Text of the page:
If you’ve ever seen someone have a dental mishap, let’s be honest- you’ve probably laughed. Nothing beats seeing your mean teacher gap-toothed after his crown falls off. What to Do if My Filling Fell Out.
But if your own filling has fallen out, you know it’s no laughing matter. It can be stressful, and since you’re most likely not a dentist and don’t know how fillings work, you might not know what to do.
Well, never fear- having a filling fall out is something that needs to be fixed as soon as possible. Fillings fall out all the time, but having that empty space in your jaw could expose your tooth to bacteria and make it decay. Your jaw’s not going to be rotting out, but you may just get an infection or lose the tooth.
1- Remove the Filling and Call Your Dentist
The first part of this step is really the most important. Fillings are just large enough to choke on and just small enough to swallow- a bad combination. Not to mention, many fillings fall out while people are chewing.
If you keep that chewed up burrito in your mouth long enough, you’ll surely be able to extract your rogue filling. Just be brave, dive in there, and take it out. No problem! Just make sure to wash your hands afterwards.
What you’re going to want to do next is call your dentist. Most likely, he or she will want to establish an emergency appointment with you at their nearest availability. Calling immediately will make sure you have your filling replaced as soon as possible.
Also, consider boxing your food up. The inside of the tooth is likely to be a little tender, so chewing is probably not the best choice. Plus, exposing the area to food may help contaminate it with bacteria, which will not be good in the long run. Leave the area be for now, and make sure to get advice from your dentist.
2- Brush Your Teeth
Doing this will help to make sure that the exposed area doesn’t get infected. If you have an interest in keeping your tooth where it is, you’ll want to make sure that you take active efforts to get the pesky bacteria out of there.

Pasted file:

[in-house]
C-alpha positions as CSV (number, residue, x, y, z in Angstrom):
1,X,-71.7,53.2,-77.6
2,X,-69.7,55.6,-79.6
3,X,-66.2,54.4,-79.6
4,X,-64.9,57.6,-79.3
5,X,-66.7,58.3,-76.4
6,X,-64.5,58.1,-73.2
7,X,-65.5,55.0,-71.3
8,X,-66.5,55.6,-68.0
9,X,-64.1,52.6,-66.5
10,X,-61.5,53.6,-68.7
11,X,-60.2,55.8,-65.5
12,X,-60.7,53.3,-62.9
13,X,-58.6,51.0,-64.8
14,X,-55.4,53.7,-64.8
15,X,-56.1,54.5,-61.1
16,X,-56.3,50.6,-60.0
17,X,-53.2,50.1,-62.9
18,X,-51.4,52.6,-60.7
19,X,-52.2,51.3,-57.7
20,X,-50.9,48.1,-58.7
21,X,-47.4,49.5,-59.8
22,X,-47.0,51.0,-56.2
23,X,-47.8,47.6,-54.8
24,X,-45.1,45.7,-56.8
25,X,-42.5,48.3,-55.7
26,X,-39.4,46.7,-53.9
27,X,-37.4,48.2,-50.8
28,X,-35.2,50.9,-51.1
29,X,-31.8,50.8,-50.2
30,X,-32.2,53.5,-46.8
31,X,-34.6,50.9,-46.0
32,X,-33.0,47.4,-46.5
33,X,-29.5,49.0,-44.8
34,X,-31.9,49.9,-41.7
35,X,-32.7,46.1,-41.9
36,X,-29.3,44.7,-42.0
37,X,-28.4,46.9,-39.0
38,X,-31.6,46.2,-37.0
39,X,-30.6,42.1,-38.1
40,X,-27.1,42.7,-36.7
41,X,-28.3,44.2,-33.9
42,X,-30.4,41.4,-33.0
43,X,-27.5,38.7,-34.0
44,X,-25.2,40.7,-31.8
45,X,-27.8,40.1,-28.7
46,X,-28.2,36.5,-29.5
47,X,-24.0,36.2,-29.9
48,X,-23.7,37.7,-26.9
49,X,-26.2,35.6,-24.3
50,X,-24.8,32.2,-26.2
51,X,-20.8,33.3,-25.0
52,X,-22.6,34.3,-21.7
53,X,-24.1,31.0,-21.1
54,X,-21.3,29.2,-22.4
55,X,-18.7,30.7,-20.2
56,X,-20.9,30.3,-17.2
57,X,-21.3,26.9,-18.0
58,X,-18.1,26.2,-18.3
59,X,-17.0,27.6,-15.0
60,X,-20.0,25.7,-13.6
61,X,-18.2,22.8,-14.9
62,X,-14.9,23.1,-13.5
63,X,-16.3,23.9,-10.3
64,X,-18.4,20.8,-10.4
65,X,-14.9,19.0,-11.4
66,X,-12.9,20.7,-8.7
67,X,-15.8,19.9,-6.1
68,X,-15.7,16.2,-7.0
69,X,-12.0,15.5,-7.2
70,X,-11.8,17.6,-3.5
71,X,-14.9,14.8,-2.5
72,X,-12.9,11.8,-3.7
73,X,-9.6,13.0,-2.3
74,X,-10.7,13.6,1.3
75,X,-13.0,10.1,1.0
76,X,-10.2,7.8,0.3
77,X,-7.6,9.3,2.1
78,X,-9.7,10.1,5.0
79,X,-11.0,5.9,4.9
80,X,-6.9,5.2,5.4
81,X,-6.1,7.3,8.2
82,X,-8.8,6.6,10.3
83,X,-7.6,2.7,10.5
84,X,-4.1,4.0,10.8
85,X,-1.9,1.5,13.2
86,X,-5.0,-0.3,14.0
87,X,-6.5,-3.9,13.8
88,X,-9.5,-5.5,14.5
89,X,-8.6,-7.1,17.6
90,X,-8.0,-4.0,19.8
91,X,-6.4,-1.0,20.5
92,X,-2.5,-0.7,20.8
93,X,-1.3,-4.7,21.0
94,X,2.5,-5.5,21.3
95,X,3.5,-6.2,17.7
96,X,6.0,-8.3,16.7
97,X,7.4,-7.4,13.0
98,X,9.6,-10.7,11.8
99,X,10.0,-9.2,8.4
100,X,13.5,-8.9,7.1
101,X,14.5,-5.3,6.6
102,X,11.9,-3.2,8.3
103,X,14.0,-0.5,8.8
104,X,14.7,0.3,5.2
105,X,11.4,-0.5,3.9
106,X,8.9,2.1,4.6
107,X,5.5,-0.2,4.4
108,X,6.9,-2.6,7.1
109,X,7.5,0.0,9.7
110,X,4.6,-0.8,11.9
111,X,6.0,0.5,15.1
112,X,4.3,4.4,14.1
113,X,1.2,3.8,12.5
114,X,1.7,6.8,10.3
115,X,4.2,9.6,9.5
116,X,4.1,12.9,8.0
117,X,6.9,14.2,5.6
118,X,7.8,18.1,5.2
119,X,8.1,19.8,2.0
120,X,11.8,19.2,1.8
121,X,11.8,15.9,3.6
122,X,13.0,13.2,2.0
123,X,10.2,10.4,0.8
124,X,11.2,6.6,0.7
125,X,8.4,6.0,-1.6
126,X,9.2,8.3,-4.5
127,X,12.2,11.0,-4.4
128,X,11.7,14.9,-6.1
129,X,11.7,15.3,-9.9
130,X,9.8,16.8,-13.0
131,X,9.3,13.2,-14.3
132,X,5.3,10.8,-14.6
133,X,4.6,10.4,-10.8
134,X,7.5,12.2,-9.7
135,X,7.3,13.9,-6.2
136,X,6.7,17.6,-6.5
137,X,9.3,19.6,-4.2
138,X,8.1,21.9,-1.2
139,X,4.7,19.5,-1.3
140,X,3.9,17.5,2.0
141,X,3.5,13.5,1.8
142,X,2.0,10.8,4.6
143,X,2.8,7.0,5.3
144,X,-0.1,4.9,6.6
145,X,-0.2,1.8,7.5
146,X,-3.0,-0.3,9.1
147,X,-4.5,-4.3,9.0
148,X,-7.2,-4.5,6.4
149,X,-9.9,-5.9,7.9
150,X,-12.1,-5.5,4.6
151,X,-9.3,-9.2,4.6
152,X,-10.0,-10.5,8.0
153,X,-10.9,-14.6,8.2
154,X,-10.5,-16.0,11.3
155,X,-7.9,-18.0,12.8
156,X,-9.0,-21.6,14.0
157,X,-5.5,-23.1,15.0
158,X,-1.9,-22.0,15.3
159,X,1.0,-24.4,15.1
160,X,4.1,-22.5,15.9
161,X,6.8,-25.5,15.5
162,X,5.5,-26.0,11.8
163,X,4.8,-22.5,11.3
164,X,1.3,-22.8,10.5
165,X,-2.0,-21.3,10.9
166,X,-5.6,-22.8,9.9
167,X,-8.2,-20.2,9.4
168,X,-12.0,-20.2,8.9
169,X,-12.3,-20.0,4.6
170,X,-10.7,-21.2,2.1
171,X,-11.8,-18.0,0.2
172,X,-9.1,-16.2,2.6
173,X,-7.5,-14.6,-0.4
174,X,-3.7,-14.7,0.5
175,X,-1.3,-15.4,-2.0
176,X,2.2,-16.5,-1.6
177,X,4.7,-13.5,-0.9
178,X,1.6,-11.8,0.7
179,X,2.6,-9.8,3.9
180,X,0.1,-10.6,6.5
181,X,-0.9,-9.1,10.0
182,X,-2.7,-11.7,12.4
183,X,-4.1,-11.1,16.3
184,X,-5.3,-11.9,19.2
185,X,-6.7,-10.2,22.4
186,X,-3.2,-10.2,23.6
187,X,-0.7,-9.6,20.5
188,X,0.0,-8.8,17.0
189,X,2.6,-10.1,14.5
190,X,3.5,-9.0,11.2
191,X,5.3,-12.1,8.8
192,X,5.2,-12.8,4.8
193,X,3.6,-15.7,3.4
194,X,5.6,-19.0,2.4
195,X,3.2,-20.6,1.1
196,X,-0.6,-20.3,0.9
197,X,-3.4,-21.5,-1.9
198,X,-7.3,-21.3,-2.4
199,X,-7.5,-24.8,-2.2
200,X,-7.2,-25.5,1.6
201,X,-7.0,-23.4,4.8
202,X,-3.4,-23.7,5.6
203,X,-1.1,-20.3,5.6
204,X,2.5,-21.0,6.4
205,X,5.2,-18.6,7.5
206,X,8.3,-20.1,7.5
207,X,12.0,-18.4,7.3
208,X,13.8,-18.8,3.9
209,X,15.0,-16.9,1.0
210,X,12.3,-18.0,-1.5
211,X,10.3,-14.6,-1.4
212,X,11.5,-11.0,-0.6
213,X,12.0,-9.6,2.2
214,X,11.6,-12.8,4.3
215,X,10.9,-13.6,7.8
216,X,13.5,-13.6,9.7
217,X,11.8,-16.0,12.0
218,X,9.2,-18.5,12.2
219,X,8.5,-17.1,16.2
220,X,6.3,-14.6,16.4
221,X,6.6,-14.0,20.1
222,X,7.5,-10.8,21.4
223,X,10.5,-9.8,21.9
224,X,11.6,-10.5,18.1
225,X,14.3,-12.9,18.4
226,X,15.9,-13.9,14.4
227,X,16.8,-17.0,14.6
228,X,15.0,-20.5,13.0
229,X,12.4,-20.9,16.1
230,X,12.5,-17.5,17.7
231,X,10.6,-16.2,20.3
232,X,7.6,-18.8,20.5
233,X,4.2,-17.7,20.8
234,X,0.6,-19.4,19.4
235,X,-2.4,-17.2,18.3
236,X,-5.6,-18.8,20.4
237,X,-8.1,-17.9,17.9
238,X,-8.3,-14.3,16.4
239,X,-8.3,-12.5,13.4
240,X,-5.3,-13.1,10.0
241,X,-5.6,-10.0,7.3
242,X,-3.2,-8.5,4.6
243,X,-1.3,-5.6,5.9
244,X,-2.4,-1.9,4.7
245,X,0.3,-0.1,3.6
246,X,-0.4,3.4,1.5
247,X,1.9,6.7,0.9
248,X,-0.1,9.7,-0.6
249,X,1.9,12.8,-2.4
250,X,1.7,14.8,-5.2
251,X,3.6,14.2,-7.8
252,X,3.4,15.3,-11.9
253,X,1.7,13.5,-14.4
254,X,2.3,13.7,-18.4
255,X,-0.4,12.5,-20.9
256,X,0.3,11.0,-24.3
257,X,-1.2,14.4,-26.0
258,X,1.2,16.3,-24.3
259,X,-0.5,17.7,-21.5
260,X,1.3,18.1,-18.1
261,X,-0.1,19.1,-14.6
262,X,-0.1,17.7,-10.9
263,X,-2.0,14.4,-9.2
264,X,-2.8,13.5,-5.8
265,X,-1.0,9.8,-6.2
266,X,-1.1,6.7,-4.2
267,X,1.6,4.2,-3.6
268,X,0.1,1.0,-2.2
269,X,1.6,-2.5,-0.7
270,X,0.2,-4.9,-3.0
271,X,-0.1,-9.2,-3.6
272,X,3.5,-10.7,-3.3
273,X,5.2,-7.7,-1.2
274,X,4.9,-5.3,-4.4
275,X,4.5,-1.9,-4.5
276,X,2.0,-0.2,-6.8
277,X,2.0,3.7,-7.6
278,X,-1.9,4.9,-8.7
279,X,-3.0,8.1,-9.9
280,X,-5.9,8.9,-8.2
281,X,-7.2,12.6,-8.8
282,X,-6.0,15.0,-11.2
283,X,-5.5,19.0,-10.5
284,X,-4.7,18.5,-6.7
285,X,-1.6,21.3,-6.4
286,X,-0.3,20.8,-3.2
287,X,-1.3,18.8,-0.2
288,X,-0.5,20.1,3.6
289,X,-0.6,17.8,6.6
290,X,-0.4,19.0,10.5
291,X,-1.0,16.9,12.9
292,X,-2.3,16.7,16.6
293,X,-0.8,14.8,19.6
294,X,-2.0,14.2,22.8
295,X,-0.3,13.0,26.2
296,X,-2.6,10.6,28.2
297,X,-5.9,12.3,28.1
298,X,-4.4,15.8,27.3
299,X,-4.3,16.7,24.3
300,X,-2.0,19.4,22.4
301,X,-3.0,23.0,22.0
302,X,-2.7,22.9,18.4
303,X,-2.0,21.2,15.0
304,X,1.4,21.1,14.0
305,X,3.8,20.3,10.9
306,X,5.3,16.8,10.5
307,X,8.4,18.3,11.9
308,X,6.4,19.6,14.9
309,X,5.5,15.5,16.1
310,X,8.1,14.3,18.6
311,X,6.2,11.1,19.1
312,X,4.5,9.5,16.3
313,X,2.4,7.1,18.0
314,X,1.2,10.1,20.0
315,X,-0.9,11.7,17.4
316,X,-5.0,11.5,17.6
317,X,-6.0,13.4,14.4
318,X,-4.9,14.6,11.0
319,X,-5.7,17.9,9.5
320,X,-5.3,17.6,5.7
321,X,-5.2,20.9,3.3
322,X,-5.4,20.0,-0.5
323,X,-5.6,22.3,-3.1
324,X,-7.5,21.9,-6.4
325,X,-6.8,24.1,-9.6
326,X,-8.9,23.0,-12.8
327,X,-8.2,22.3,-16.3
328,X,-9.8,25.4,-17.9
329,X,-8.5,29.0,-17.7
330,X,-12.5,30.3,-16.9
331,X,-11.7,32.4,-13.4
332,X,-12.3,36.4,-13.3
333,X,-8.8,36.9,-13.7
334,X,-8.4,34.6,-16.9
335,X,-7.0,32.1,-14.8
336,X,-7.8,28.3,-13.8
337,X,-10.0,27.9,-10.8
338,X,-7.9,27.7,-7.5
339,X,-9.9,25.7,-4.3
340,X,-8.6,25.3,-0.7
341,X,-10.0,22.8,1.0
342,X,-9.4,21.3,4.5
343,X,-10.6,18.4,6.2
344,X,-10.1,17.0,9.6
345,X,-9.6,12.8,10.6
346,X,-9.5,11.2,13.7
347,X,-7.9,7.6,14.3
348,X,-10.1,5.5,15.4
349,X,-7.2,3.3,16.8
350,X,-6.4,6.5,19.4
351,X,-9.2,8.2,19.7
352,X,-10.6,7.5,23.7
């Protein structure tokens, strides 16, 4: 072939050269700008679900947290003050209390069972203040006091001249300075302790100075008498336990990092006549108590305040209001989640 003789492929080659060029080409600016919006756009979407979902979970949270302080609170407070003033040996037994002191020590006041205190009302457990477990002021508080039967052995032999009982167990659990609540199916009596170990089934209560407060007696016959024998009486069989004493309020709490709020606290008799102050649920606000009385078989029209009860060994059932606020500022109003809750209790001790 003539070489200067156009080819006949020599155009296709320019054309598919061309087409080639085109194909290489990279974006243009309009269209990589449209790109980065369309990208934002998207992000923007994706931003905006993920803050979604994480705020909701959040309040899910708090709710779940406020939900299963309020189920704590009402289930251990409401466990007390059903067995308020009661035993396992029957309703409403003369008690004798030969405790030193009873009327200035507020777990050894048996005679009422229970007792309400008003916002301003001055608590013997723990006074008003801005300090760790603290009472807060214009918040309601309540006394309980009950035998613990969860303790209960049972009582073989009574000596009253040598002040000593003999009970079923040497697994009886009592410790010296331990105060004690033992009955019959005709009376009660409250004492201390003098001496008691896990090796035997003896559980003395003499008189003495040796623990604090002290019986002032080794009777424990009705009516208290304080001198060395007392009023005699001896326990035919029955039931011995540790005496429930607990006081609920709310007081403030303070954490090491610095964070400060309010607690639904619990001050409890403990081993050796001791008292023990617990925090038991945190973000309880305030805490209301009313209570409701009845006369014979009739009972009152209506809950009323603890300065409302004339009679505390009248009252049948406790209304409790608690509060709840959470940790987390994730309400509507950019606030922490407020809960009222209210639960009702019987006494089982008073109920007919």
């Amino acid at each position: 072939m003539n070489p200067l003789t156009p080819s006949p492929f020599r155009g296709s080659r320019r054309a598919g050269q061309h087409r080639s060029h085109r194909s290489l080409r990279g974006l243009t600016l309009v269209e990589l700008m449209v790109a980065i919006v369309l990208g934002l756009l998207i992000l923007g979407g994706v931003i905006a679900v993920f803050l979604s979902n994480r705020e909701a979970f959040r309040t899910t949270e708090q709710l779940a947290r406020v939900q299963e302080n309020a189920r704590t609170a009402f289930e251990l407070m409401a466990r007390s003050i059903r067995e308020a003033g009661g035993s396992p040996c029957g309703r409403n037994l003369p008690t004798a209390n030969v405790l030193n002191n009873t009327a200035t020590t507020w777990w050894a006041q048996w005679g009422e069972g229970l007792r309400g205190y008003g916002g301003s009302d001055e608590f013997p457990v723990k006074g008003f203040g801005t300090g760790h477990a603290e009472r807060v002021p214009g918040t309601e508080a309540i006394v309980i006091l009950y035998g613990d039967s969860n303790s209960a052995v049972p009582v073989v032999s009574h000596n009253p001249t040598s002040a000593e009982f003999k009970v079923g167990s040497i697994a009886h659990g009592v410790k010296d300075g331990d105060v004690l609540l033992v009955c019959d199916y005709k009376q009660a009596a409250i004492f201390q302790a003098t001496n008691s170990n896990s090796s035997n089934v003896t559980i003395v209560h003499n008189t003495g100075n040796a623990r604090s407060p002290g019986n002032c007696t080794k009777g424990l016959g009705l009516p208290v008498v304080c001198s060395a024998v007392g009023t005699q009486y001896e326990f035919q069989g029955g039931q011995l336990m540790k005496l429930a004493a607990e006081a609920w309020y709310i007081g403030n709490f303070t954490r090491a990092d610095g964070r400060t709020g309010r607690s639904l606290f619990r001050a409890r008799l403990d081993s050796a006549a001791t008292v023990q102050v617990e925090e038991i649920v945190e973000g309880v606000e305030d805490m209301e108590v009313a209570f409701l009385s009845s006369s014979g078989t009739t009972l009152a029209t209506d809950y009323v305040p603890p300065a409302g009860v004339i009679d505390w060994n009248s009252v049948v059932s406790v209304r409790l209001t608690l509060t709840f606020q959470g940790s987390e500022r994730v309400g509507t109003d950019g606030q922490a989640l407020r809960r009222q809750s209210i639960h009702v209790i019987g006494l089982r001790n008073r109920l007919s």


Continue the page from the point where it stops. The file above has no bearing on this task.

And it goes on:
Just make sure to go gentle. Brushing like a madman over the exposed spot will only produce pain and irritation. Make sure to brush around the area, getting any food or other contaminants out of the way.
Next, try washing your mouth out. Listerine is a good way to get some disinfectant down into your tooth without having to brush over it. It will still hurt, but if you’re willing to bear the pain, you might as well. Rinsing with warm, salty water after brushing also might help with the tenderness.
3- Fill It with Dental Wax
Next, you’re going to want to go to work covering up that hole in your tooth. Just like you don’t want potholes on your street, you mouth doesn’t like holes in its teeth. Covering it up will help to reduce tenderness and that awkward feeling of having a hole in your tooth. It will also protect your from bacterial infection.
Finding dental wax is easy. Simply go to your nearest pharmacy, and pick up a box. After this, applying the wax is even easier. Just mold the wax against the affected area. Make sure to really fill that void- your tooth is depending on you.
This step is most necessary if your upcoming appointment is a little further away than you’d like. Keeping the hole waxed-over will make sure you don’t get infections and your dentist doesn’t have to go uprooting any teeth.
Ways to Relieve the Pain
Now, all you’ll have to deal with up until your dentists appointment is the pain from the void in your tooth. We’re not going to lie- it can get pretty upsetting. Just try these few steps to reduce pain.
Taking a painkiller might help to reduce your pain. Painkillers can be found at drug stores, pharmacies, and even gas stations, so you won’t have a hard time finding any.
Also try brushing more gently. We mentioned this earlier, but if you’re used to scrubbing you teeth to death and keep doing it over an exposed area, you’ll have some problems. Make sure you keep things gentle.
Finally, try not to chew on the affected side of your mouth. Keeping food off of this side will keep you from getting an infection and reduce pain at the same time.
In conclusion, you’re not going to die from a filling falling out. But, you will want to act quickly to make sure you don’t experience any difficulties. Just follow the steps above to make sure everything turns out alright.
Written by Justin Stewart, a frequent collaborator with Senior Planning. Senior Planning is an eldercare planning agency, helping seniors find and afford the long term care they need.